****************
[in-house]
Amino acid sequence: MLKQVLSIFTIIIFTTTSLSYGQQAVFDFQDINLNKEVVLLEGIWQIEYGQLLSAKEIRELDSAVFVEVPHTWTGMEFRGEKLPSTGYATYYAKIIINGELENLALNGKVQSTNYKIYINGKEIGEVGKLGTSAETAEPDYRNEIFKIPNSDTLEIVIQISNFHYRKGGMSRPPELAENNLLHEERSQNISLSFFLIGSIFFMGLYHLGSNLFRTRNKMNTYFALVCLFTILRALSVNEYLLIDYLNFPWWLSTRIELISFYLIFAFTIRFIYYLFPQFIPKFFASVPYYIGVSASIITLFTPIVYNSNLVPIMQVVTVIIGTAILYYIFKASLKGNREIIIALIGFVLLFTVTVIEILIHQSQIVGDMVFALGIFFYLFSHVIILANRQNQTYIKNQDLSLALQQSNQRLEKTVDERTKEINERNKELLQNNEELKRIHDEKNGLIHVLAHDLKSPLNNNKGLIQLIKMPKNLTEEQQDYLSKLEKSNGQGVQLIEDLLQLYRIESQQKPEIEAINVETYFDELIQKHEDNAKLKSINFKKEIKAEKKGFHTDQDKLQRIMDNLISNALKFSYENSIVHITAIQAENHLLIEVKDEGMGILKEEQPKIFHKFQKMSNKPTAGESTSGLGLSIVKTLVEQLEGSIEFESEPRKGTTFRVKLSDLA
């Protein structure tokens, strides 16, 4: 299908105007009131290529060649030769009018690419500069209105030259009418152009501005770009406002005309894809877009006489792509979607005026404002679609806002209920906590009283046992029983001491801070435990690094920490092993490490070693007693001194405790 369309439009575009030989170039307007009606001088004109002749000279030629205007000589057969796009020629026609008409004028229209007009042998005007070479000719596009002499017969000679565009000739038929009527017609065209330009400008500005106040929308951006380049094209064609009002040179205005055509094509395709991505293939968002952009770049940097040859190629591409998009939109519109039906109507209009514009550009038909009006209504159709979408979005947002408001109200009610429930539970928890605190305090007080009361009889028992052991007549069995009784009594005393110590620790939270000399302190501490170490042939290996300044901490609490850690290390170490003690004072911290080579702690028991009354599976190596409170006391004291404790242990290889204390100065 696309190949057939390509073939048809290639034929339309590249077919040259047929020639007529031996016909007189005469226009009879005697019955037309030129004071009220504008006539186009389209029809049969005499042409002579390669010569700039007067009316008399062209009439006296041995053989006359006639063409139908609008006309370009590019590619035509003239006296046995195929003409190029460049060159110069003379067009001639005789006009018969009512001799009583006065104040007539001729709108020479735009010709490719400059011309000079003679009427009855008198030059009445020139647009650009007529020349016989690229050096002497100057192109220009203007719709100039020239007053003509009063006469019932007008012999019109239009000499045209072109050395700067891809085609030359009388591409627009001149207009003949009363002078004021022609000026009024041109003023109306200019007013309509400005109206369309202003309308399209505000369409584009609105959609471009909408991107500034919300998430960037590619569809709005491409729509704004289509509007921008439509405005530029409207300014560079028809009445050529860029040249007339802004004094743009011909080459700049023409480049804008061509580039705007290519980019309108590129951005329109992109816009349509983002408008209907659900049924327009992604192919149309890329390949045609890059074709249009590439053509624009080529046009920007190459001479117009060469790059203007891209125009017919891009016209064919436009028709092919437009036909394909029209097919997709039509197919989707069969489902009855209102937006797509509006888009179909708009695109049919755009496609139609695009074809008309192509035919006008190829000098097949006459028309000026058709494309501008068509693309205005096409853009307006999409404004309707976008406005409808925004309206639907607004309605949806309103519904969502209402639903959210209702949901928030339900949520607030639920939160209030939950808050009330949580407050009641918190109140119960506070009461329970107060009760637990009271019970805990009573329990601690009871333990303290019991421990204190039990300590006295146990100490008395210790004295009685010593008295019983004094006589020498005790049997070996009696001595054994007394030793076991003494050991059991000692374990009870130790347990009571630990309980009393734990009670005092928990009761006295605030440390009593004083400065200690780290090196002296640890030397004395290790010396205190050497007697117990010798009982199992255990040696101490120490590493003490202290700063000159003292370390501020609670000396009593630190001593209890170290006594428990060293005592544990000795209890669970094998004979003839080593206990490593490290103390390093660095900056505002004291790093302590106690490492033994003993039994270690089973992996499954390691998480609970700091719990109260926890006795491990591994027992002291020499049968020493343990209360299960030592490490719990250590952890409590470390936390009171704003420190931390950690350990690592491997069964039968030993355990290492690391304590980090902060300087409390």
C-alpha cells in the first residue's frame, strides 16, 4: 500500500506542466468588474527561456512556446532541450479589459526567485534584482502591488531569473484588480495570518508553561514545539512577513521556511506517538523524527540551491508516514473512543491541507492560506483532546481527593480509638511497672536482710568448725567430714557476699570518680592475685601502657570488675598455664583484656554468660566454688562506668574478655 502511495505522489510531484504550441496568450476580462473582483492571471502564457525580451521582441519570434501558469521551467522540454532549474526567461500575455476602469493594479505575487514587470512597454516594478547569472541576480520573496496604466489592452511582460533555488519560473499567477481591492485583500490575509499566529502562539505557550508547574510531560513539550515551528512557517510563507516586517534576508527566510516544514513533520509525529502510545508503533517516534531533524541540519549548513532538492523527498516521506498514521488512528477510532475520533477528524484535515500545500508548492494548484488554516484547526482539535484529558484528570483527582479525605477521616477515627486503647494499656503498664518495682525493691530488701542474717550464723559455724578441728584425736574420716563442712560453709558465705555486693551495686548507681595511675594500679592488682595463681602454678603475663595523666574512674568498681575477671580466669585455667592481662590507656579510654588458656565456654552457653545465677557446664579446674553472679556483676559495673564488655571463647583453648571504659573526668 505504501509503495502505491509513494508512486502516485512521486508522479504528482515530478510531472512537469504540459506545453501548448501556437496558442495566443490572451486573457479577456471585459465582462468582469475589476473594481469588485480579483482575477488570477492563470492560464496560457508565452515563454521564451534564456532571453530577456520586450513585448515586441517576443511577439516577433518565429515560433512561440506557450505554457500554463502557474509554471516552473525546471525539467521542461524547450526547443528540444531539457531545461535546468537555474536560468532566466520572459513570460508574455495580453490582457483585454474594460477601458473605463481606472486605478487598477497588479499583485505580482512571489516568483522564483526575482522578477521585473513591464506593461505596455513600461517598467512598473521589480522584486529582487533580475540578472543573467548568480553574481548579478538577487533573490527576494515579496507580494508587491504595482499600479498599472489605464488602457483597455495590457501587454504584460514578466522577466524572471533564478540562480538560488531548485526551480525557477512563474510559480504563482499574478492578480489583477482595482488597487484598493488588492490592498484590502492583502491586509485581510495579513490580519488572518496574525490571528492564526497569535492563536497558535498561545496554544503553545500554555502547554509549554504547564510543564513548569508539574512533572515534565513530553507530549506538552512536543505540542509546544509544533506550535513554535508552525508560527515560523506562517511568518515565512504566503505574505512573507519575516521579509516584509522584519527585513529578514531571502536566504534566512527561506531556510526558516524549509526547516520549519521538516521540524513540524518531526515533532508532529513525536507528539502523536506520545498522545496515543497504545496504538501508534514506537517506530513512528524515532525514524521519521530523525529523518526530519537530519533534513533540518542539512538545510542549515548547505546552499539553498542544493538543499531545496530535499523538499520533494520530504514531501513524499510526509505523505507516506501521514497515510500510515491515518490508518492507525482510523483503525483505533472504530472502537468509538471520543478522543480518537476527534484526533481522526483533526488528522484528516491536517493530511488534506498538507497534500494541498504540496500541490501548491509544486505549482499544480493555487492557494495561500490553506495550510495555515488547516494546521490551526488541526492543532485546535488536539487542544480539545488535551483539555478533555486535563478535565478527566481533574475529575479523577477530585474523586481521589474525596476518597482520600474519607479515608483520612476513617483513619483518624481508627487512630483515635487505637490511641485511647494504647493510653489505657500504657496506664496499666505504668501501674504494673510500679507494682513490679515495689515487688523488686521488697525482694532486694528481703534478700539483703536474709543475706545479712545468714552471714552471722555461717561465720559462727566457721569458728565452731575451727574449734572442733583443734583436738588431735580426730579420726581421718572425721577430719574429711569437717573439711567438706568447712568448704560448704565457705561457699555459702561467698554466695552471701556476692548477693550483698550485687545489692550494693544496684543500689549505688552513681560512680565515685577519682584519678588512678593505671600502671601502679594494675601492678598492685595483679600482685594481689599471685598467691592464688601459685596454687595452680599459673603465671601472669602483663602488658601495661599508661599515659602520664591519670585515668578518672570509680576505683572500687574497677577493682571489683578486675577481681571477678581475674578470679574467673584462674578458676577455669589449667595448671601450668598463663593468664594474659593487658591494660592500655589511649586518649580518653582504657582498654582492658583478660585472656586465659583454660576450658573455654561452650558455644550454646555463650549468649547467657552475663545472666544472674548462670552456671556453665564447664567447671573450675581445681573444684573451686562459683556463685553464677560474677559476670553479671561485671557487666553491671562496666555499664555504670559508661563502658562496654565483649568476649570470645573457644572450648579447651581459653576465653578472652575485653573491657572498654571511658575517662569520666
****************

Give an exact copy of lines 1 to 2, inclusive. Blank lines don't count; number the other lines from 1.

[in-house]
Amino acid sequence: MLKQVLSIFTIIIFTTTSLSYGQQAVFDFQDINLNKEVVLLEGIWQIEYGQLLSAKEIRELDSAVFVEVPHTWTGMEFRGEKLPSTGYATYYAKIIINGELENLALNGKVQSTNYKIYINGKEIGEVGKLGTSAETAEPDYRNEIFKIPNSDTLEIVIQISNFHYRKGGMSRPPELAENNLLHEERSQNISLSFFLIGSIFFMGLYHLGSNLFRTRNKMNTYFALVCLFTILRALSVNEYLLIDYLNFPWWLSTRIELISFYLIFAFTIRFIYYLFPQFIPKFFASVPYYIGVSASIITLFTPIVYNSNLVPIMQVVTVIIGTAILYYIFKASLKGNREIIIALIGFVLLFTVTVIEILIHQSQIVGDMVFALGIFFYLFSHVIILANRQNQTYIKNQDLSLALQQSNQRLEKTVDERTKEINERNKELLQNNEELKRIHDEKNGLIHVLAHDLKSPLNNNKGLIQLIKMPKNLTEEQQDYLSKLEKSNGQGVQLIEDLLQLYRIESQQKPEIEAINVETYFDELIQKHEDNAKLKSINFKKEIKAEKKGFHTDQDKLQRIMDNLISNALKFSYENSIVHITAIQAENHLLIEVKDEGMGILKEEQPKIFHKFQKMSNKPTAGESTSGLGLSIVKTLVEQLEGSIEFESEPRKGTTFRVKLSDLA